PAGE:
Using these three points (treatment of the crew, impressment, threat of mutiny), argue the effect of British maritime law on the death of Billy Budd.

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Impressment is a critical theme of Billy Budd, as well as the brutal pragmatism that lies behind British maritime law. It's worth noting that Billy himself is not a volunteer; he's impressed into the British navy. Additionally, consider the ways in which Melville himself illustrates the brutality of naval life (I'd point to a particular incident found in chapter 9, just to give a potential starting point), and add that there's a strict hierarchy which defines naval life, by which the officers and common crewmen are set apart from one another, with an uneasy tension present between the two groups in question.

The third point of your question regards the idea of mutiny, and here I would begin by taking note of the degree of detail which Melville puts into establishing his setting. Billy Budd takes place in 1797, with Great Britain at war with Revolutionary France, in the wake of the naval mutinies at Spithead and Nore. Furthermore, I'd add that, given careful reading of the text, you should hopefully observe that insurrection emerges as a recurring theme in the story.

So, these three subjects tend to be interwoven across Billy Budd, and together they establish a picture of life in the British navy. It is brutal, it is harsh, but that brutality is itself based in pragmatism. The key scene, here, in which the entire story ultimately comes together, lies in the drumhead trial, where Billy Budd is sentenced to die.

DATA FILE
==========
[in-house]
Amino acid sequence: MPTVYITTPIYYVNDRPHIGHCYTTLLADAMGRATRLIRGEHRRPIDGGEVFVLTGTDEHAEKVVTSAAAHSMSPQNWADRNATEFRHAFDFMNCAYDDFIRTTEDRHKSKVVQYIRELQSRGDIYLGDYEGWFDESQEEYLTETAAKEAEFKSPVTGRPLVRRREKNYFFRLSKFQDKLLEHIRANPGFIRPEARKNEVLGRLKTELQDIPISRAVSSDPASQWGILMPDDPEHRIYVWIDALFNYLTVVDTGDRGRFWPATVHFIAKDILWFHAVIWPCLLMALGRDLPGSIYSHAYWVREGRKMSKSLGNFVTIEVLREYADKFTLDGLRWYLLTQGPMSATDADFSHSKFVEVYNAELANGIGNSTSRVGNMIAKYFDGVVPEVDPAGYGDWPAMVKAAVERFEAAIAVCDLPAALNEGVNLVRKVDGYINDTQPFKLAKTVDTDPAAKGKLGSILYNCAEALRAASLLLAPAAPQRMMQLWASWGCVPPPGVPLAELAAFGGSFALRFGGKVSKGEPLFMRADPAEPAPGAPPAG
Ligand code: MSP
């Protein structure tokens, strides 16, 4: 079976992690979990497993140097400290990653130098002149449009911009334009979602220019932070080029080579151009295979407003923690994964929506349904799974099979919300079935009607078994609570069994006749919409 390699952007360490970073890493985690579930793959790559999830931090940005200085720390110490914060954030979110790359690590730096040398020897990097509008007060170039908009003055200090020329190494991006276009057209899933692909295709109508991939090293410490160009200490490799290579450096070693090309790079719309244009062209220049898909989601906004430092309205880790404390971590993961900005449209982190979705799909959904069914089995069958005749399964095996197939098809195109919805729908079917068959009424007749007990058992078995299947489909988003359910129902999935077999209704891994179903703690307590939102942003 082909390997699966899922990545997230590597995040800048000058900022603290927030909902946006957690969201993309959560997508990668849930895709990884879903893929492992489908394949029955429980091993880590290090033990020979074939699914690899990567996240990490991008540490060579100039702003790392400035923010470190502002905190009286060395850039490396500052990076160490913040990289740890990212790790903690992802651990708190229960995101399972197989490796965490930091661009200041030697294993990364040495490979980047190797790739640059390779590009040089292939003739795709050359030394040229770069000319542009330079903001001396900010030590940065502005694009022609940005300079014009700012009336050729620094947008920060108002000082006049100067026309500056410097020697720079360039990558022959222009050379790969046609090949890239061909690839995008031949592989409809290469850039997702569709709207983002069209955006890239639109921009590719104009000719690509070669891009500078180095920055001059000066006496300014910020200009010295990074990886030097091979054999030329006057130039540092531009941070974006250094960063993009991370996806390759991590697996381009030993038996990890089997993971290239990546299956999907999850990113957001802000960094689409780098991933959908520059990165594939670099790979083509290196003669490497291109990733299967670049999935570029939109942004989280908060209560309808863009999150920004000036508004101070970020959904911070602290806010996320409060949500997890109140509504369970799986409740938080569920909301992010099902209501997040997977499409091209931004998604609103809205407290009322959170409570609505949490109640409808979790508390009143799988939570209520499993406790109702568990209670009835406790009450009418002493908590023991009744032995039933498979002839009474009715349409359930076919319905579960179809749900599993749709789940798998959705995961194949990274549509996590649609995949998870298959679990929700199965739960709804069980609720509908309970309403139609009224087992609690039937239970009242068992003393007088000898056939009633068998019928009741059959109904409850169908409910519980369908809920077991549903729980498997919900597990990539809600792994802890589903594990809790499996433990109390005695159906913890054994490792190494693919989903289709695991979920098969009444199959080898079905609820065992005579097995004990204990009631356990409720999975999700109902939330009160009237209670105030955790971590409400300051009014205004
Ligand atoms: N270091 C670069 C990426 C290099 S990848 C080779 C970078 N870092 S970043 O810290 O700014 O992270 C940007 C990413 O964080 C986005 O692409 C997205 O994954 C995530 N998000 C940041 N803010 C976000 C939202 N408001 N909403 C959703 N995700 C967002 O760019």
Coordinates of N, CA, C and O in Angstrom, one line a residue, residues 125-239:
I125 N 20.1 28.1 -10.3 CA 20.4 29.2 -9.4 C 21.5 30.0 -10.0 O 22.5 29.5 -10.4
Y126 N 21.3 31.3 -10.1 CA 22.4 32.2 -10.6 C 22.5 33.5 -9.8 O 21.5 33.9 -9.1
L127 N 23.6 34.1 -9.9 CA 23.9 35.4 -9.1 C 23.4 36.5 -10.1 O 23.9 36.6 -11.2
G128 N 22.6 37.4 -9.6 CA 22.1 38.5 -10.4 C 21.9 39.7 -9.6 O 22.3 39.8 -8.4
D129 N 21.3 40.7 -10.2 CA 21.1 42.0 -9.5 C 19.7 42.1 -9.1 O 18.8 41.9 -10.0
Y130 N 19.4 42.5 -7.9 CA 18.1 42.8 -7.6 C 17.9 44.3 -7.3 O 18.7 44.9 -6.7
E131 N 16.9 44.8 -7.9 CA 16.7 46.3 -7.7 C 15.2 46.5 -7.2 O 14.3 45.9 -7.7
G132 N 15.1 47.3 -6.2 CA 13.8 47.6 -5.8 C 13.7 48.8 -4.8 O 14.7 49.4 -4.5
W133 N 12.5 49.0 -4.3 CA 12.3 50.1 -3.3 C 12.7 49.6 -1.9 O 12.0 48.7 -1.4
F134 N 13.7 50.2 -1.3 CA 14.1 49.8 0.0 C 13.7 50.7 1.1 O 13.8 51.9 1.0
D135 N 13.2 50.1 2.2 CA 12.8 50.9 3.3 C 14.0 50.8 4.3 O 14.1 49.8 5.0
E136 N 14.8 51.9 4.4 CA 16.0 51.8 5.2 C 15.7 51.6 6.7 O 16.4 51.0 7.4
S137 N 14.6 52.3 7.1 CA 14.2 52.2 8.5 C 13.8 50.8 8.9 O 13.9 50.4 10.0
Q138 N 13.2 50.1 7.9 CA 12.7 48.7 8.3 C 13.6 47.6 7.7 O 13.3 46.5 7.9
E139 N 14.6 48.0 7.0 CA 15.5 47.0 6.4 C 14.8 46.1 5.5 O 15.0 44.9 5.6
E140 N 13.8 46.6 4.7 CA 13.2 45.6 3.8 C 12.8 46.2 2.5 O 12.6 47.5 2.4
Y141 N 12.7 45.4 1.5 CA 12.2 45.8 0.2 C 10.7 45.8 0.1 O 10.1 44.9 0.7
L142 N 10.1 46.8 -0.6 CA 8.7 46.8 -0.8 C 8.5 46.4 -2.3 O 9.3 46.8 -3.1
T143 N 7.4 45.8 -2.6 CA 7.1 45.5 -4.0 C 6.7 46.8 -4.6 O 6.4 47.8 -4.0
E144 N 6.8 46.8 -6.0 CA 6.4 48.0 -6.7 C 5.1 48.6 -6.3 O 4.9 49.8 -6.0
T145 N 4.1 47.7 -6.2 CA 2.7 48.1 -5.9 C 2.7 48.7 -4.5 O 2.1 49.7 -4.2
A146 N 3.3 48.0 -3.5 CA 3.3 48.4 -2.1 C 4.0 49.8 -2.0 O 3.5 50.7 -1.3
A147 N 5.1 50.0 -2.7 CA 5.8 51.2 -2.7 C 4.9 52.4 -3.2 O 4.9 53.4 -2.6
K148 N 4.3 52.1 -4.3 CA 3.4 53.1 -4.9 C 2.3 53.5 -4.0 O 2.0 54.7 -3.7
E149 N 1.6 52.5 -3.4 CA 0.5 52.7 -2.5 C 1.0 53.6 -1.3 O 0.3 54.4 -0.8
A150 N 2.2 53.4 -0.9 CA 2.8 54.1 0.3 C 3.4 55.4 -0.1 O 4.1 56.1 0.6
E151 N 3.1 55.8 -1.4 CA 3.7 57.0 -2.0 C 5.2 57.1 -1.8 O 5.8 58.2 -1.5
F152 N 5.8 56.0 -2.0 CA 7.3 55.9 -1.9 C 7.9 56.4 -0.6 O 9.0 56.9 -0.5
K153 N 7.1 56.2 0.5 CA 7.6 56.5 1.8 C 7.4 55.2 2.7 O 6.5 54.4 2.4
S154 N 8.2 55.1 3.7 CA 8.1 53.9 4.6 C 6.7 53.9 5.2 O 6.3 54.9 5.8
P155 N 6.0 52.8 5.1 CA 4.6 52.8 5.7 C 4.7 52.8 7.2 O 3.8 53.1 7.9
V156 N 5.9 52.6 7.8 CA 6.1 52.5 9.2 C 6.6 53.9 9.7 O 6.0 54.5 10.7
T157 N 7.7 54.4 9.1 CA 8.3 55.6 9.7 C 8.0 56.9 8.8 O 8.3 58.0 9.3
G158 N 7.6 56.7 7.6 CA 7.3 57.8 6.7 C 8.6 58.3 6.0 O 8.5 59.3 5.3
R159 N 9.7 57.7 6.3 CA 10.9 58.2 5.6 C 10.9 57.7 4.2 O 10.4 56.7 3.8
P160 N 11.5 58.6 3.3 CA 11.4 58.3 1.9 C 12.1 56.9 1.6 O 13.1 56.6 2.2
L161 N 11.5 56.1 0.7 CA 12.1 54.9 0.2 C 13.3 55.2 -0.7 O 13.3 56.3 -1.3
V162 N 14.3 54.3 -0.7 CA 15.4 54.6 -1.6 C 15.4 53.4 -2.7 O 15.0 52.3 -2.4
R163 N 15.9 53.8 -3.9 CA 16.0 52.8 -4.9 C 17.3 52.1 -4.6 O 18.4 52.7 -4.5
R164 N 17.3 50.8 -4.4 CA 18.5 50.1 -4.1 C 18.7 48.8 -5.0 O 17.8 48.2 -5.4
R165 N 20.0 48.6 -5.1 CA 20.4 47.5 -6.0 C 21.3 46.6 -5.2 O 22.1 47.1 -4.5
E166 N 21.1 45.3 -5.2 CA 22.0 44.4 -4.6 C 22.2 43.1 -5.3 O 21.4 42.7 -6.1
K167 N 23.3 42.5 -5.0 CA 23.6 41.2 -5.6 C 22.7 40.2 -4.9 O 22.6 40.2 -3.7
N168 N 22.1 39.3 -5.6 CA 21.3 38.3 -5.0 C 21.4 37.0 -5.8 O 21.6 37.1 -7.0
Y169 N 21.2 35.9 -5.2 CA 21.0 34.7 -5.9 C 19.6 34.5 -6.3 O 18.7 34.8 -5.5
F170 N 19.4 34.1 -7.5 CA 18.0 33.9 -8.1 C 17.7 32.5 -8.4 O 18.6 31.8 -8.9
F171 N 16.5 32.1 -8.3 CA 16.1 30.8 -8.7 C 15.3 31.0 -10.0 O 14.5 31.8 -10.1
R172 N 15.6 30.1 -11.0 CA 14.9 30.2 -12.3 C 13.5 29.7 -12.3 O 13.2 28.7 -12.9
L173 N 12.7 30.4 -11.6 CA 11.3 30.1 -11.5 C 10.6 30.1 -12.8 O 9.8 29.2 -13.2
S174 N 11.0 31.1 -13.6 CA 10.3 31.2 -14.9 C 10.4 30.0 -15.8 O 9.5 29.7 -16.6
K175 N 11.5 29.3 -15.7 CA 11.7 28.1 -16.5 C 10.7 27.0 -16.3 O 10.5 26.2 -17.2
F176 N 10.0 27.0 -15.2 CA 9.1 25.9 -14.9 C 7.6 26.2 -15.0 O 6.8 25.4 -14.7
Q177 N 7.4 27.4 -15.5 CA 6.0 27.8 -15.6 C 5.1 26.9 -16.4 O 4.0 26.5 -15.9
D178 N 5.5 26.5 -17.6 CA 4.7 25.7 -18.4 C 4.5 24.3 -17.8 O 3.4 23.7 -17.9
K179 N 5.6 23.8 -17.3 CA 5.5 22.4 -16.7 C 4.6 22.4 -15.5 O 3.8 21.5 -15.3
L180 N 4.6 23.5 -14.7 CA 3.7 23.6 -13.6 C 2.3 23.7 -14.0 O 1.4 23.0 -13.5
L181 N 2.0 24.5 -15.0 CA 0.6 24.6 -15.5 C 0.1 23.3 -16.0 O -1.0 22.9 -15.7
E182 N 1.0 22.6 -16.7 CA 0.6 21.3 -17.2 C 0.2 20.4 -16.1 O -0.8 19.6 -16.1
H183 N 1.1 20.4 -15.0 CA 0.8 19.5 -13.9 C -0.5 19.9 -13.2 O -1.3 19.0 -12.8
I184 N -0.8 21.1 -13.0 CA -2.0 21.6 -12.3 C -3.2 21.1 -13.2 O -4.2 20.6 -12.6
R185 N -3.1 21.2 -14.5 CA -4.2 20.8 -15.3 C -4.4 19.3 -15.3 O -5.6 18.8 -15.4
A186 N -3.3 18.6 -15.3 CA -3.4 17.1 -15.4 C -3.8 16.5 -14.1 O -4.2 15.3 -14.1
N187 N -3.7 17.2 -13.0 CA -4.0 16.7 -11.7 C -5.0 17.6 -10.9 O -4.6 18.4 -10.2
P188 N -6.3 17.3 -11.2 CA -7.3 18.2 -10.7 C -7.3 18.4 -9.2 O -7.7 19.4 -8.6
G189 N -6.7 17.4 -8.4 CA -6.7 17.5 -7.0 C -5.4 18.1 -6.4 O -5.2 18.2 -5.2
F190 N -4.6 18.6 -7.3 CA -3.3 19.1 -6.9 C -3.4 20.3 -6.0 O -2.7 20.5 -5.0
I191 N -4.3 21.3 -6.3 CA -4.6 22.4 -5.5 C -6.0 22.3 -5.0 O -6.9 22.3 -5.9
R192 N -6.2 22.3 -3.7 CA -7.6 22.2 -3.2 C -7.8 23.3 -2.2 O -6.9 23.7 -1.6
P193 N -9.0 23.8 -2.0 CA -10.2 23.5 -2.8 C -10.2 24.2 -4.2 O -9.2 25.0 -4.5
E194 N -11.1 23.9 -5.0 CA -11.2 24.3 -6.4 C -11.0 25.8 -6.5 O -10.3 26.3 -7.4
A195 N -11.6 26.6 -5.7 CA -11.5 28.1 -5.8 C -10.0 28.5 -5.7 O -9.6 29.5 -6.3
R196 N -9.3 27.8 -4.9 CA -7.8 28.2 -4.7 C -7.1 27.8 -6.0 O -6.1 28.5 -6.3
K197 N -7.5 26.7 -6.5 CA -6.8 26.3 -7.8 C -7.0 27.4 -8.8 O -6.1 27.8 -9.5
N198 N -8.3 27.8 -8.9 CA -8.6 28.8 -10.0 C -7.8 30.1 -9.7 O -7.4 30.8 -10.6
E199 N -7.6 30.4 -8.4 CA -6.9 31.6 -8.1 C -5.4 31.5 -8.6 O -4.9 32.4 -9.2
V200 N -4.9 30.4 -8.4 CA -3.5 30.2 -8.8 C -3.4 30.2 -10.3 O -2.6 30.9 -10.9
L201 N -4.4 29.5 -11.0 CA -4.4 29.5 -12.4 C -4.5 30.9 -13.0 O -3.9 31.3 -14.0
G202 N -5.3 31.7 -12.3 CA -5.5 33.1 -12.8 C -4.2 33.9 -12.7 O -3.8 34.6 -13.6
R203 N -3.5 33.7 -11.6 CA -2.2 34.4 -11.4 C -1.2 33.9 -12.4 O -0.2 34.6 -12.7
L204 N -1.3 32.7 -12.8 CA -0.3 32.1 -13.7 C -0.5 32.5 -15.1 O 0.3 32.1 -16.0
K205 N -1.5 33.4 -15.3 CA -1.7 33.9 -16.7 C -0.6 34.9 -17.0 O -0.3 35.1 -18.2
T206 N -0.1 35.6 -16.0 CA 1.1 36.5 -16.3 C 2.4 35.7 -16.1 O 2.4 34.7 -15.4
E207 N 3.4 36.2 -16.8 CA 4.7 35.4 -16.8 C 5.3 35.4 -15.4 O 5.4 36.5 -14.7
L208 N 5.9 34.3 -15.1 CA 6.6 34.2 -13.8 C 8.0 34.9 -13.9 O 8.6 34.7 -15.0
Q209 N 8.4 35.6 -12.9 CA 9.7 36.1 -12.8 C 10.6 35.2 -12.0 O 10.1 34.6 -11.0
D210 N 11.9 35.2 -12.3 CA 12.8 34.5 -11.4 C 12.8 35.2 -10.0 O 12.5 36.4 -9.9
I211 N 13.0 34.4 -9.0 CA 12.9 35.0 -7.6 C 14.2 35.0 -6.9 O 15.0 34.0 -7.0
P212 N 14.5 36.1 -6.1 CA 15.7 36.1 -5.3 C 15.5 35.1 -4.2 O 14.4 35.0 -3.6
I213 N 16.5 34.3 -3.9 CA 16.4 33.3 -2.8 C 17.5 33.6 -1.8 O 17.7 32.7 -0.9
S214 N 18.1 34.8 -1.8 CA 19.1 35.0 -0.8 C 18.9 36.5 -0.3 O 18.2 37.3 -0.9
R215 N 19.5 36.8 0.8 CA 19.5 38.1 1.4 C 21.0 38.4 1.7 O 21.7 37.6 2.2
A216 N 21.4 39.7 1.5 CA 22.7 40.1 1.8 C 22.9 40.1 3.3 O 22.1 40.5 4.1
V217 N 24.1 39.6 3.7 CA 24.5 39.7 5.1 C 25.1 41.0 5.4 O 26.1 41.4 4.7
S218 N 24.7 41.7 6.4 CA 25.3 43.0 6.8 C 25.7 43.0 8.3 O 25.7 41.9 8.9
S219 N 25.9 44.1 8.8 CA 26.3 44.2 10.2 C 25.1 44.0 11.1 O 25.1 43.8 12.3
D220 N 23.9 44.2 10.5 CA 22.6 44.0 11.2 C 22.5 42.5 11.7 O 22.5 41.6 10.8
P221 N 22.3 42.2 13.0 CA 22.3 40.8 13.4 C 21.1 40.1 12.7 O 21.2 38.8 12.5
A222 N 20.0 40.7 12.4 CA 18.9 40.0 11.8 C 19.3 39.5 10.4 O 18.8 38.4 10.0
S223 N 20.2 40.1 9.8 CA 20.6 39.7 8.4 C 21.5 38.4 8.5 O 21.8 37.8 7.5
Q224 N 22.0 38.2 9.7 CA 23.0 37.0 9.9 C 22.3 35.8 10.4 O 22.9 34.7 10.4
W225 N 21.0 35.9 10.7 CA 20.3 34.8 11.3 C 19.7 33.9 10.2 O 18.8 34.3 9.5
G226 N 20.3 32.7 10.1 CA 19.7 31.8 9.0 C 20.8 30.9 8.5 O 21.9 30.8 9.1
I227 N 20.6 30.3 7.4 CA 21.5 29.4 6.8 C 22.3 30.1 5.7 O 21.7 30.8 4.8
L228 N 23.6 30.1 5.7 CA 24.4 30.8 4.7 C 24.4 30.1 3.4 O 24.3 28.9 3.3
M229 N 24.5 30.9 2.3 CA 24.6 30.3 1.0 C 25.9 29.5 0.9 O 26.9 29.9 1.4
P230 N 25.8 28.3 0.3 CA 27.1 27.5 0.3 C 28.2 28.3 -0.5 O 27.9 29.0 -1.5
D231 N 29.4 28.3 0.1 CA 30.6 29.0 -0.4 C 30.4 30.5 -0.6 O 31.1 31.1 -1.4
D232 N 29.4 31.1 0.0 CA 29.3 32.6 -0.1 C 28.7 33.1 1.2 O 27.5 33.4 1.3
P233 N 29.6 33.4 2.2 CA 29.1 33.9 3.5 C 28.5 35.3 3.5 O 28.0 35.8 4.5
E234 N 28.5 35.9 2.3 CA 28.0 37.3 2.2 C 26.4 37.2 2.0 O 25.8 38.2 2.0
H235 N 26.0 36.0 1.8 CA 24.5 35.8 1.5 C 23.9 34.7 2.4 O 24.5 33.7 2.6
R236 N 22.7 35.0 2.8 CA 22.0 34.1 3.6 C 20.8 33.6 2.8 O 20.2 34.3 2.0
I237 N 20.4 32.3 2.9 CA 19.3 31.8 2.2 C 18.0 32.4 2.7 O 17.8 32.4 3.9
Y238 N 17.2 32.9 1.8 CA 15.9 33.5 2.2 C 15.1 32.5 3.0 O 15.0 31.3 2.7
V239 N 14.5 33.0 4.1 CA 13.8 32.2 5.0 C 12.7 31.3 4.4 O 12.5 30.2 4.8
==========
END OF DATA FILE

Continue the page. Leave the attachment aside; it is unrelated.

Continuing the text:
Here I would begin by noting the conflict that emerges between regular law and martial law. All involved are actually in agreement that Billy does not deserve to die, and yet the punishment is death all the same. (In fact, the argument Vere makes during the trial scene is, essentially, that Billy has to die, because the laws of the British navy demand that he dies. To him, this is inescapable.) I'd suggest the key to answering this question is to read that drumhead scene very carefully and read into the arguments which Vere makes, where we see these undercurrents of brutal pragmatism on display. The harshness of British recruitment methods, the fear of mutiny, and the harsh brutality of maritime law, as they relate to times of war all come together in this scene, where we see the rationale which has shaped the brutality and how this entire picture fits together.

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